We also visited a museum about the indigenous people that live in the area. Our guide painted our faces like the indigenous do in their ceremonies. Then, we also go to try out the blowgun, which was lots of fun.

Us with our painted faces on the boat

Cassie with a blowgun!

We also visited an animal rescue center called amaZOOnico. They help to rehabilitate animals that have been illegally kept as pets and release them back into the wild. It was difficult to see animals when walking through the rain forest, so it was neat to be able to see the animals close up.

Squirrel monkey at amaZOOnico

We really enjoyed our time at Cabañas Aliñahui. Check out the rest of our photos. Unfortunately, we’re probably going to be one of the last people to visit. The government of Ecuador decided to build an huge airport right next to Cabañas Aliñahui. No one is going to want to go a lodge in the rain forest if jets are flying over all the time. So, it looks like Cabañas Aliñahui is going to be closing down before the airport opens next year. It made our visit even more special knowing that we would one of the last people to enjoy the beautiful setting of Cabañas Aliñahui.

Political Unrest Follows Us Everywhere!

by Cassie, October 22nd, 2010 | No Comments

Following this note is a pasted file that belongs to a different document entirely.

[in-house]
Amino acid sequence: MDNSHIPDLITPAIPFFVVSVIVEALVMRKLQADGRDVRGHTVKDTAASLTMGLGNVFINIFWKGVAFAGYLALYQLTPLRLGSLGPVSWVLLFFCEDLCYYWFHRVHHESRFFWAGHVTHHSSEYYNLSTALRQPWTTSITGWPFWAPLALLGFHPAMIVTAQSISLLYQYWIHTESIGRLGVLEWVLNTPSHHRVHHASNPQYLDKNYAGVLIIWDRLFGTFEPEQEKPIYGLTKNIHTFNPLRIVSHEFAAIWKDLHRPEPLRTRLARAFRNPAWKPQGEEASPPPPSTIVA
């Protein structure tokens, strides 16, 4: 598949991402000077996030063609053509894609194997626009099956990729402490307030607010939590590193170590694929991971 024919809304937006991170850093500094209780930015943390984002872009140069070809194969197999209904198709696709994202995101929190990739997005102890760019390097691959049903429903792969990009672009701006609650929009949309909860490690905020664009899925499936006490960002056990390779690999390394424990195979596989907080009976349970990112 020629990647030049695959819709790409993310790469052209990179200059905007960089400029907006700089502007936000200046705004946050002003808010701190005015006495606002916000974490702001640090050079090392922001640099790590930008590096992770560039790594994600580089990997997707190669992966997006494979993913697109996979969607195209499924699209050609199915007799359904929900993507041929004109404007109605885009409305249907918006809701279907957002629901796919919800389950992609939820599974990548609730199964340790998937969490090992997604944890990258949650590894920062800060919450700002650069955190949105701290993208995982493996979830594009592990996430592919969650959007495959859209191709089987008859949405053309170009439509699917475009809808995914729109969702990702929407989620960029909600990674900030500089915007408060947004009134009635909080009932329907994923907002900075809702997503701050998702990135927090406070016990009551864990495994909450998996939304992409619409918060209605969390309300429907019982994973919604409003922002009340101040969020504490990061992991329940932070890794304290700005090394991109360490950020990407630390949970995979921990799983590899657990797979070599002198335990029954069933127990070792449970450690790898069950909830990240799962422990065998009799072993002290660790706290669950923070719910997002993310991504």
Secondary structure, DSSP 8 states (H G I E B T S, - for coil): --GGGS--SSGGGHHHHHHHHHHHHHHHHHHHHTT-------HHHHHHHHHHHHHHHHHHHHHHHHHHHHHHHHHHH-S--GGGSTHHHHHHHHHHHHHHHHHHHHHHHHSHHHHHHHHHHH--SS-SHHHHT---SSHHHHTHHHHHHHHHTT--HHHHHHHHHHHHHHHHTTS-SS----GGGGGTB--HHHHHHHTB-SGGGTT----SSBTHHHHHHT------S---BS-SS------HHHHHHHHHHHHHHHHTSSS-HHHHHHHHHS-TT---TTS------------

On Thursday, Sept. 30th, we were planning to return to Quito to meet Deborah at the airport since she was flying in to join us. We were about to leave Yunguilla when we heard that the police were on strike and the airport was closed. We had no idea whether Deborah was still on her way or not, so we decided to try to return to Quito. As we were waiting for a car to take us to Calacali, a group of people returned to Yunguilla from a trip to Quito. They said it was totally crazy and dangerous in Quito, and they didn’t recommend us returning to Quito. It is dangerous in Quito with the police working, so it was total chaos with the police on strike. The police even encouraged the criminals to wreak havoc and commit as many crimes as possible while no police were on the streets. The criminals responded by robbing a bunch of banks and supermarkets. So, we decided to stay in Yunguilla until the situation settled down. We checked our email, but we didn’t hear anything from Deborah. We were able to find out more about the situation in Quito, which was totally crazy. The police went on strike because a law was passed that took away their bonuses when they were promoted and limited their salary increases. The president went down to the police barracks to try to negotiate with the police, but it became very confrontational. The president tore open his shirt while he said: “If you want to kill the president, here he is. Kill him, if you want to. Kill him if you are brave enough.” At this point, the police attacked the president with tear gas and beat him up, but the president was able to get away and took refuge in the police hospital. Later, the president claimed that he was being held against his will in the hospital, and the police had kidnapped him. Then, the military stormed the hospital and rescued the president after a shootout with the police. Doesn’t this sound like it was straight out of a Hollywood movie? Here is a good article by the BBC explaining what happened: